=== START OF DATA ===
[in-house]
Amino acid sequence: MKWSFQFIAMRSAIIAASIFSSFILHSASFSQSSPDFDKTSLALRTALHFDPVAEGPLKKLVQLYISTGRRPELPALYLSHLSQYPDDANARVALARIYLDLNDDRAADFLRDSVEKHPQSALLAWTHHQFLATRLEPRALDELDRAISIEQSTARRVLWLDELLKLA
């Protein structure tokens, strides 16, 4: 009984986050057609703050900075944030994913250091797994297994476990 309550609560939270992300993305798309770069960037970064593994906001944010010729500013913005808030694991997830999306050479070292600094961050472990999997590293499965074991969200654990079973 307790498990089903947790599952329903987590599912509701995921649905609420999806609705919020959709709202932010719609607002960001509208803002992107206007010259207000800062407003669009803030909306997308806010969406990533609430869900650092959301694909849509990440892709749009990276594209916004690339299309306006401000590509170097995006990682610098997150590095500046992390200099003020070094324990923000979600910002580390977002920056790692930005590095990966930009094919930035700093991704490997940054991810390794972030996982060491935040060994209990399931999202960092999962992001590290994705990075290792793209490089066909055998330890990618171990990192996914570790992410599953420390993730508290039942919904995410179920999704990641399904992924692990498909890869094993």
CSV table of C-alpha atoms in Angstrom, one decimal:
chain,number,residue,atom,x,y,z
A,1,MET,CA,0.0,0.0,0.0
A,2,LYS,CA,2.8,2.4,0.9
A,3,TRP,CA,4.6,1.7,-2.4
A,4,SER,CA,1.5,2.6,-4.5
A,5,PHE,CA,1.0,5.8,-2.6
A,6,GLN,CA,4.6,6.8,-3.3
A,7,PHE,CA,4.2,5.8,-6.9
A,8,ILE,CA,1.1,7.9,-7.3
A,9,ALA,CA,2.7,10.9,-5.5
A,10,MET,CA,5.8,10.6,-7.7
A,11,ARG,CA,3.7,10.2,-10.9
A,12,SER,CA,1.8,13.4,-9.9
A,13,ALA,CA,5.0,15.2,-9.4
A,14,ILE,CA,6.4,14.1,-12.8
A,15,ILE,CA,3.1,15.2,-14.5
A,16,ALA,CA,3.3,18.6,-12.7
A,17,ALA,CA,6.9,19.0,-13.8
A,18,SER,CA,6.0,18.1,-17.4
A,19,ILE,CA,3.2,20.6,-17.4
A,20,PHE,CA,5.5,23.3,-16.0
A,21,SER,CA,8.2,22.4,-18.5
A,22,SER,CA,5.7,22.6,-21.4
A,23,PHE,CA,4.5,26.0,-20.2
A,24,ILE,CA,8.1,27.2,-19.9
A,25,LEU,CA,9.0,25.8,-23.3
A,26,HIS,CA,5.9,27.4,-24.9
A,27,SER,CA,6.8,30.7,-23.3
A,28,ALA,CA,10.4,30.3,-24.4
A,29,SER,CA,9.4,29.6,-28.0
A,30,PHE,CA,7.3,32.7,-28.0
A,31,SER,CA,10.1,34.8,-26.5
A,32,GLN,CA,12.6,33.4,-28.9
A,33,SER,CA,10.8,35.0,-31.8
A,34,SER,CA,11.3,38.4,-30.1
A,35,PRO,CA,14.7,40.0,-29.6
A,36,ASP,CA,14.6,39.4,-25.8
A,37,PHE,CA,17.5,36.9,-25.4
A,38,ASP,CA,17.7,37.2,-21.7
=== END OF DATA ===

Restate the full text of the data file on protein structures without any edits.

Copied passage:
[in-house]
Amino acid sequence: MKWSFQFIAMRSAIIAASIFSSFILHSASFSQSSPDFDKTSLALRTALHFDPVAEGPLKKLVQLYISTGRRPELPALYLSHLSQYPDDANARVALARIYLDLNDDRAADFLRDSVEKHPQSALLAWTHHQFLATRLEPRALDELDRAISIEQSTARRVLWLDELLKLA
């Protein structure tokens, strides 16, 4: 009984986050057609703050900075944030994913250091797994297994476990 309550609560939270992300993305798309770069960037970064593994906001944010010729500013913005808030694991997830999306050479070292600094961050472990999997590293499965074991969200654990079973 307790498990089903947790599952329903987590599912509701995921649905609420999806609705919020959709709202932010719609607002960001509208803002992107206007010259207000800062407003669009803030909306997308806010969406990533609430869900650092959301694909849509990440892709749009990276594209916004690339299309306006401000590509170097995006990682610098997150590095500046992390200099003020070094324990923000979600910002580390977002920056790692930005590095990966930009094919930035700093991704490997940054991810390794972030996982060491935040060994209990399931999202960092999962992001590290994705990075290792793209490089066909055998330890990618171990990192996914570790992410599953420390993730508290039942919904995410179920999704990641399904992924692990498909890869094993």
CSV table of C-alpha atoms in Angstrom, one decimal:
chain,number,residue,atom,x,y,z
A,1,MET,CA,0.0,0.0,0.0
A,2,LYS,CA,2.8,2.4,0.9
A,3,TRP,CA,4.6,1.7,-2.4
A,4,SER,CA,1.5,2.6,-4.5
A,5,PHE,CA,1.0,5.8,-2.6
A,6,GLN,CA,4.6,6.8,-3.3
A,7,PHE,CA,4.2,5.8,-6.9
A,8,ILE,CA,1.1,7.9,-7.3
A,9,ALA,CA,2.7,10.9,-5.5
A,10,MET,CA,5.8,10.6,-7.7
A,11,ARG,CA,3.7,10.2,-10.9
A,12,SER,CA,1.8,13.4,-9.9
A,13,ALA,CA,5.0,15.2,-9.4
A,14,ILE,CA,6.4,14.1,-12.8
A,15,ILE,CA,3.1,15.2,-14.5
A,16,ALA,CA,3.3,18.6,-12.7
A,17,ALA,CA,6.9,19.0,-13.8
A,18,SER,CA,6.0,18.1,-17.4
A,19,ILE,CA,3.2,20.6,-17.4
A,20,PHE,CA,5.5,23.3,-16.0
A,21,SER,CA,8.2,22.4,-18.5
A,22,SER,CA,5.7,22.6,-21.4
A,23,PHE,CA,4.5,26.0,-20.2
A,24,ILE,CA,8.1,27.2,-19.9
A,25,LEU,CA,9.0,25.8,-23.3
A,26,HIS,CA,5.9,27.4,-24.9
A,27,SER,CA,6.8,30.7,-23.3
A,28,ALA,CA,10.4,30.3,-24.4
A,29,SER,CA,9.4,29.6,-28.0
A,30,PHE,CA,7.3,32.7,-28.0
A,31,SER,CA,10.1,34.8,-26.5
A,32,GLN,CA,12.6,33.4,-28.9
A,33,SER,CA,10.8,35.0,-31.8
A,34,SER,CA,11.3,38.4,-30.1
A,35,PRO,CA,14.7,40.0,-29.6
A,36,ASP,CA,14.6,39.4,-25.8
A,37,PHE,CA,17.5,36.9,-25.4
A,38,ASP,CA,17.7,37.2,-21.7